Helical Hallways – On Falling
The doors leading from the waiting room are labelled: X, Y, Z, no indication of the function of the rooms behind them. Between these wooden doors is one made of glass, obscured by silver blinds it only allows an occasional glimpse when opened by a person in a lab coat. They step out to ask people to enter one of the antechambers and instruct them which body parts to expose, the black-and-white screen behind them ready for the emergence of the image in question. Everyone that sits in these chairs has come here, has been sent, to get an answer, to find out. An envious look at the girl wearing a cast on her foot – whatever the result of her examination, it cannot be that cruel. You still have some time to kill until it’s your turn to enter the X-ray cabinet.
Door X – Helix In medieval architecture the spiral staircase served as a means of protection, a lithic immune system to ward off mass assaults. Its narrowness wouldn’t allow attackers to storm the fortress in large groups, instead they would have to ascend one by one, their sword arm too close to the central pole to make use of their weapon. Helical hallways morph into psychedelic maelstroms: the castle’s bedchamber, a postmodern museum annex, fire escape stairs, deoxyribonucleic acid, a snail shell. Movements that revolve around one axis, upward mobility is the main concern. Yet what appears to be the promise of upgrades and advancements can easily slip and morph into a downward spiral of sorrow.
Door Y – Notes from Sick Rooms On sick days you can barely look at a screen, let alone read. Others have managed to write from the sickbed. The books are piling up: Virginia Woolf’s “On Being Ill”, Susan Sontag’s “Illness as Metaphor”, Audre Lorde’s “The Cancer Journals”, Anne Boyer’s “The Undying”. Does some part of you fear that these texts are contagious? That to know the diagnosis is to engender or at least accelerate the course of disease? Those that take care of a precarious, suffering body become abjected along with the person turned patient. Somewhere between productivity and exhaustion they get ostracized and outsourced, their care alienated as unpaid and underpaid labor.
Door Z – Vortex The invasive gaze through the keyhole or into the orifices of the body becomes obsolete with X-ray vision permeating layers of architecture and anatomy. You’re being handed a disc with the stored pictures, no word on a diagnosis, it will take several days. Patience. Without translation these images are useless, only legible for a specialist’s eye but with plenty of ambiguous marks enabling the anxious imagination. No way to tell if what you see is harmless, benign or ruinous, even fatal, it is just white and grey fibrous tissue on your display, disrupted by black spots that hijack your attention. Hyper focusing turns into a tunnel. Being swallowed: a black hole has no surface to stop a fall, its infalling object is stretched into a thin strip of matter, a spaghetti so to say. The schematic illustration of the gravitational field of a black hole resembles the cross section of an anemic vein that leads nowhere. You’re falling into the trap of your own body, eyeballs first, extremities and torso all stretched out, spine bending, another kind of dysmorphic disorder.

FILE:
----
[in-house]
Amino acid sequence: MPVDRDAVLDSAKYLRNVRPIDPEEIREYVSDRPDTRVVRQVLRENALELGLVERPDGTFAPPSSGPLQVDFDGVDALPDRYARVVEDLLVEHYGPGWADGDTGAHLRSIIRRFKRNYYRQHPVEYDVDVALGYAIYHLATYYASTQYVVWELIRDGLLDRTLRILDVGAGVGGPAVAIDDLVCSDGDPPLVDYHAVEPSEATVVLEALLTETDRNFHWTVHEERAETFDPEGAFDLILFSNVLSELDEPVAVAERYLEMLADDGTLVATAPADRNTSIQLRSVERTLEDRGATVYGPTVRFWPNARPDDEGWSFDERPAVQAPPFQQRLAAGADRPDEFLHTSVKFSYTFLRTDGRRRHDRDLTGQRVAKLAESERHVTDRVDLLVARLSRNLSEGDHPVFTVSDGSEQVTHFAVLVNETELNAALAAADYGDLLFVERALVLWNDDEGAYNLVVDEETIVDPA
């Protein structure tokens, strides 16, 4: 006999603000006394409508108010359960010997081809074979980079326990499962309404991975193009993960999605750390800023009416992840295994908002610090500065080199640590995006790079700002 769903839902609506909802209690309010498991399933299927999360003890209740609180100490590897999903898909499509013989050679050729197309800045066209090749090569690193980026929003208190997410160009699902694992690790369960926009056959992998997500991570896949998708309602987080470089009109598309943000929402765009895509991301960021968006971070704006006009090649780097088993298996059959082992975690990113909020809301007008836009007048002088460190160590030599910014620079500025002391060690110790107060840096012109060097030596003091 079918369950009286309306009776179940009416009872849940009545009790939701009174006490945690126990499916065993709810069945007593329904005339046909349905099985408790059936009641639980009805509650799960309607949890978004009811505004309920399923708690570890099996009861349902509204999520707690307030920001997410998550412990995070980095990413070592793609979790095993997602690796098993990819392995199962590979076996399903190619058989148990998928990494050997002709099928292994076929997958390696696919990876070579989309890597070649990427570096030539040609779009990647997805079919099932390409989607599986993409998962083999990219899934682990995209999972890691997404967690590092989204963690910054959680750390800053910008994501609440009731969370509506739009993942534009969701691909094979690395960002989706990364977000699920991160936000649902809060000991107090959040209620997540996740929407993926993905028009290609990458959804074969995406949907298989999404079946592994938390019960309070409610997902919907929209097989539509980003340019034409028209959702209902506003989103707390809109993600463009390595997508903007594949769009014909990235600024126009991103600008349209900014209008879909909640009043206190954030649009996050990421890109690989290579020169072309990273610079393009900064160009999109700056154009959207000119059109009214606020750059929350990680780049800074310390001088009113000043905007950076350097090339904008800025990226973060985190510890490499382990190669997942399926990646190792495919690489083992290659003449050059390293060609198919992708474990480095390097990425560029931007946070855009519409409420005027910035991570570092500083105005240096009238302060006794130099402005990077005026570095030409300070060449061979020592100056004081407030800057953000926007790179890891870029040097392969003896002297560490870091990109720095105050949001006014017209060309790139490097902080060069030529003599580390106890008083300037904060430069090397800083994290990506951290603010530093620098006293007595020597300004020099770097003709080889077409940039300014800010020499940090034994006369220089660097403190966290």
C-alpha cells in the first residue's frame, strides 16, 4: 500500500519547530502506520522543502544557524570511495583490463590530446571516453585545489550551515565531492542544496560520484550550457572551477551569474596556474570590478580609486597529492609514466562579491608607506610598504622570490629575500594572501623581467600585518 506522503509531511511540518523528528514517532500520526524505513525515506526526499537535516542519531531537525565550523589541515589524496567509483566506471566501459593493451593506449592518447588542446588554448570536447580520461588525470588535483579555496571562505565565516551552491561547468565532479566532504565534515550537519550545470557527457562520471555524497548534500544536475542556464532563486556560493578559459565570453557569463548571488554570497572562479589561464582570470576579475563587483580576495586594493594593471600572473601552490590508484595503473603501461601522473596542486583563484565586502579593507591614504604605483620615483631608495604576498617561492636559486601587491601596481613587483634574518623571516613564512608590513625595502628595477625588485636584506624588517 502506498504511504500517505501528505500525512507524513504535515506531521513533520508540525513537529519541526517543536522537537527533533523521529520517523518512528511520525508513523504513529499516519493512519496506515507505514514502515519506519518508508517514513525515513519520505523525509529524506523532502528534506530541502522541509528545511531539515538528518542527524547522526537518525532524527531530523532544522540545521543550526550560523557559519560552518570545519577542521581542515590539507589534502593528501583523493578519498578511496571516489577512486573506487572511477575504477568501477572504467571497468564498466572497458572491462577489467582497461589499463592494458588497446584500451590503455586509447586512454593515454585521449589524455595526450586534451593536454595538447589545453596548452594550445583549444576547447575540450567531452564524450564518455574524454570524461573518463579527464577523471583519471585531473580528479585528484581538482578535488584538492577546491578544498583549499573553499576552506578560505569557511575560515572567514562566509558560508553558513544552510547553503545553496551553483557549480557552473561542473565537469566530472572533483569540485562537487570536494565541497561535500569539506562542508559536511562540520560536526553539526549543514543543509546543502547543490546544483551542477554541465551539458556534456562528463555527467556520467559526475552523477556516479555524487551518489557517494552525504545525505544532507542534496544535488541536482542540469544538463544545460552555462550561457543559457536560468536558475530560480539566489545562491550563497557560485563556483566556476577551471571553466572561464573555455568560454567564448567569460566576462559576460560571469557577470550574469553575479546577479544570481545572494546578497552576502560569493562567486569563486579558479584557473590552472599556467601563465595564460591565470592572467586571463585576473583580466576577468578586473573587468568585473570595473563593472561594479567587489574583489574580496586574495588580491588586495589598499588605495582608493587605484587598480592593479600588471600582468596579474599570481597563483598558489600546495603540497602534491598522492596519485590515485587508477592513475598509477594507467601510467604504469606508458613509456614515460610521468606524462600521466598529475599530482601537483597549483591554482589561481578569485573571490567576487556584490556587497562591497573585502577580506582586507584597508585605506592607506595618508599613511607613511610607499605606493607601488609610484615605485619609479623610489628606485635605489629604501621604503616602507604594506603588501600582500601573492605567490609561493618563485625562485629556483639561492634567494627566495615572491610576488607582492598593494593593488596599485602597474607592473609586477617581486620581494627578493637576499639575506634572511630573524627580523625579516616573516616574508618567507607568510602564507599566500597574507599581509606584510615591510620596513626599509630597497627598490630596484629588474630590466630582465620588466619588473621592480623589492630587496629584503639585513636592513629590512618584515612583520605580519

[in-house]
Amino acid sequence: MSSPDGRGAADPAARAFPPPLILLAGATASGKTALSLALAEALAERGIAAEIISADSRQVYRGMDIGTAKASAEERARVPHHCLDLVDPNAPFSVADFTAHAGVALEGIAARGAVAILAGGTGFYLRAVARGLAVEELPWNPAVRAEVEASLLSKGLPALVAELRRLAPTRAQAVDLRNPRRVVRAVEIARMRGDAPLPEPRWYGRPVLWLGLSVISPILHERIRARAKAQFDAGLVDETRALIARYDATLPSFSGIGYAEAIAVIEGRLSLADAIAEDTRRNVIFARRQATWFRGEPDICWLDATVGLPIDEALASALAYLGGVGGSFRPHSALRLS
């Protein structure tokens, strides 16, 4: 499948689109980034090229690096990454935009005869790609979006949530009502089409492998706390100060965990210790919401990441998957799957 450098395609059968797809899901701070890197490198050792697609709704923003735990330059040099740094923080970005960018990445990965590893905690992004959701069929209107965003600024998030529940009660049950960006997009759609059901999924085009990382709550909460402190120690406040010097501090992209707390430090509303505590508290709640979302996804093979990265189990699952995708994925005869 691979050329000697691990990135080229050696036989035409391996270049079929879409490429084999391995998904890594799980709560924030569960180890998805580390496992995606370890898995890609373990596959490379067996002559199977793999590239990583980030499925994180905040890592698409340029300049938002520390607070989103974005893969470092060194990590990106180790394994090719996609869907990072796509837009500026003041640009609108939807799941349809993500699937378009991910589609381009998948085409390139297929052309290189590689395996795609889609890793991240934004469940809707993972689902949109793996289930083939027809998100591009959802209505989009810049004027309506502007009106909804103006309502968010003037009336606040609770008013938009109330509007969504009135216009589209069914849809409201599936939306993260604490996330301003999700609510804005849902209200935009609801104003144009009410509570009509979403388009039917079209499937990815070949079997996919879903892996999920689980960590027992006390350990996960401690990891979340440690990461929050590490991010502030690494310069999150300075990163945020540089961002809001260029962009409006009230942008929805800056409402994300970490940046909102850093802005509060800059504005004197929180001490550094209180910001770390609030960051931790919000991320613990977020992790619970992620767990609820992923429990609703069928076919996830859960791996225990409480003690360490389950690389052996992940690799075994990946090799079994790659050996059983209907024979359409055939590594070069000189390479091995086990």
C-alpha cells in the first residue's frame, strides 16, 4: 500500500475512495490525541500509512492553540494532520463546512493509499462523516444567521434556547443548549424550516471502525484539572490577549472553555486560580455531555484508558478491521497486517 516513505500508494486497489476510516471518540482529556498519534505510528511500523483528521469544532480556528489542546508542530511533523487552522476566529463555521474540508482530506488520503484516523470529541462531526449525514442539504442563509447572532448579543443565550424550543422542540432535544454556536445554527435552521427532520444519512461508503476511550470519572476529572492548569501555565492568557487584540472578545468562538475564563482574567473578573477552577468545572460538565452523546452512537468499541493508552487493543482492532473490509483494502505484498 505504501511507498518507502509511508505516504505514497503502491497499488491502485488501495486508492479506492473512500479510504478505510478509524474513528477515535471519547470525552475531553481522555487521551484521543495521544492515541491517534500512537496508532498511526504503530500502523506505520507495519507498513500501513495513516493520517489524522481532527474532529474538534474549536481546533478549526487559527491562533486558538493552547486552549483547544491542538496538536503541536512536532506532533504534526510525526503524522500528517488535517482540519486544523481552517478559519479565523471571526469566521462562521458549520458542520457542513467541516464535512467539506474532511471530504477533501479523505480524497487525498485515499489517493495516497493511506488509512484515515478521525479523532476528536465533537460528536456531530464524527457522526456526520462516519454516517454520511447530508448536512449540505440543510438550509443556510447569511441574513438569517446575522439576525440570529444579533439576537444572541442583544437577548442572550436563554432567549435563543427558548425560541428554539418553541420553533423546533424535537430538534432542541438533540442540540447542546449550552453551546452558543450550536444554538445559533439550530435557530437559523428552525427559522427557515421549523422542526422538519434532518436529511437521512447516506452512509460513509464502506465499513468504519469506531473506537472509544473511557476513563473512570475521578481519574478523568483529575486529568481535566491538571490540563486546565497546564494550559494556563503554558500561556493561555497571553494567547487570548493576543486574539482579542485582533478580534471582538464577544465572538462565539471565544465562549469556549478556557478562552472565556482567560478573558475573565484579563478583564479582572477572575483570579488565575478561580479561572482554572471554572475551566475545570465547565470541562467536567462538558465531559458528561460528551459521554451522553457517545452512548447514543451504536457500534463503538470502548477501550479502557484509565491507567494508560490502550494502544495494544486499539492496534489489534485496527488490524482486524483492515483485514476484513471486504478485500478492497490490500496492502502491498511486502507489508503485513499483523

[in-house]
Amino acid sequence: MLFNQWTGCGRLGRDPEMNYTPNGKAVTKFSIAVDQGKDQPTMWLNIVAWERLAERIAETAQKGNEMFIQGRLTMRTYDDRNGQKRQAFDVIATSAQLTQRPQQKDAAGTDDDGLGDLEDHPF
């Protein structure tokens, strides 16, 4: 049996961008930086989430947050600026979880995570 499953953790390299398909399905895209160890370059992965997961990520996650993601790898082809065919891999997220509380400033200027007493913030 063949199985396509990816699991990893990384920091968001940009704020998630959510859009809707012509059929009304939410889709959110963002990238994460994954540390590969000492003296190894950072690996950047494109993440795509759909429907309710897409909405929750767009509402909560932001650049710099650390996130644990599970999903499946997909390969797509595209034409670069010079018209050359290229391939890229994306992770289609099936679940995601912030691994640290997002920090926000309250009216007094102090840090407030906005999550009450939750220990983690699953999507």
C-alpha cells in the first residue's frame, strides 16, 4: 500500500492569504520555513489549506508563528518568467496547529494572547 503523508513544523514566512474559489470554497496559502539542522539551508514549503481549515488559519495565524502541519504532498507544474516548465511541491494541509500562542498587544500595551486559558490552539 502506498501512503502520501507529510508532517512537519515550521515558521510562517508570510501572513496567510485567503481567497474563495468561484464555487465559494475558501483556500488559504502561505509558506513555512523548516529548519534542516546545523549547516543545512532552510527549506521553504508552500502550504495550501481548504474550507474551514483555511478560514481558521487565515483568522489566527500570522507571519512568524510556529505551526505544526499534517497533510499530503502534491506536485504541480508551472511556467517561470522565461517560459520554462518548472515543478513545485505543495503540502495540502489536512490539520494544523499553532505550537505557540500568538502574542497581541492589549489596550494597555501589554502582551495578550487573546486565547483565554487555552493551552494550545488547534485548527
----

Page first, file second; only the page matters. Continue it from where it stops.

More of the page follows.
Exit What would happen to a human body if it fell into a black hole? In “The Great Spaghettification”, Tanja Nis-Hansen’s second solo show at the gallery, the painted spaces shift between architecture, language and the corporeal. Encountering the more mundane holes that tear open in life when inhabiting or taking care of a sick body, we can follow sentences dissociating into words and letters under the gravitational pull of uncertainty and meet characters that dwell in the stretched-out time zone between not-knowing and finding-out.
– Christopher Wierling
Tanja Nis-Hansen (born in 1988, Danemark) lives and works in Berlin. She studied in Copenhagen and Vienna before achieving both her BFA (2016) and MFA (2018) at the Academy of Fine Arts, Hamburg under the supervision of professor Jutta Koether.
Tanja Nis-Hansen has had solo exhibitions at Sans titre (2016), Paris and at Udstillingsstedet Sydhavn Station, Copenhagen (both in 2019), at Come Over chez Malik’s, Hamburg (2017). Recent group exhibitions include L’INCONNUE, New York (2021); SORT, Vienna (2019); Crum Heaven, Stockholm (2019); Rumpelstiltskin, New York (2018); Kunsthaus Hamburg (2018); Galleria Federico Vavassori, Milan (2018); Munchener Kammerspiele, Munich (2018) and Institut Kunst, Basel (2018). She was awarded the Neue Kunst Hamburg grant with Niclas Riepshoff (with whom she forms the performance duo CONNY) and a grant by the Danish Art Council in 2019, after being nominated for the Hamburger Arbeitsstipendium, the Hiscox Kunstpreis and the Schues Nachwuchsförderung all in 2018. In 2022, Tanja Nis-Hansen will have solo shows at Vestjyllands Kunstpavillon, Videbæk and at L’INCONNUE, New York.
Christopher Wierling is an artist and cultural worker based in Berlin. Making use of methods from the fields of cultural studies and art mediation, his work is concerned with resistance practices, queer histories and critical storytelling. He is a regular contributor to the public programme of HKW and has exhibited as part of the Pogo Bar Series at KW Institute for Contemporary Art, Villa Arson and Kunstverein Hannover.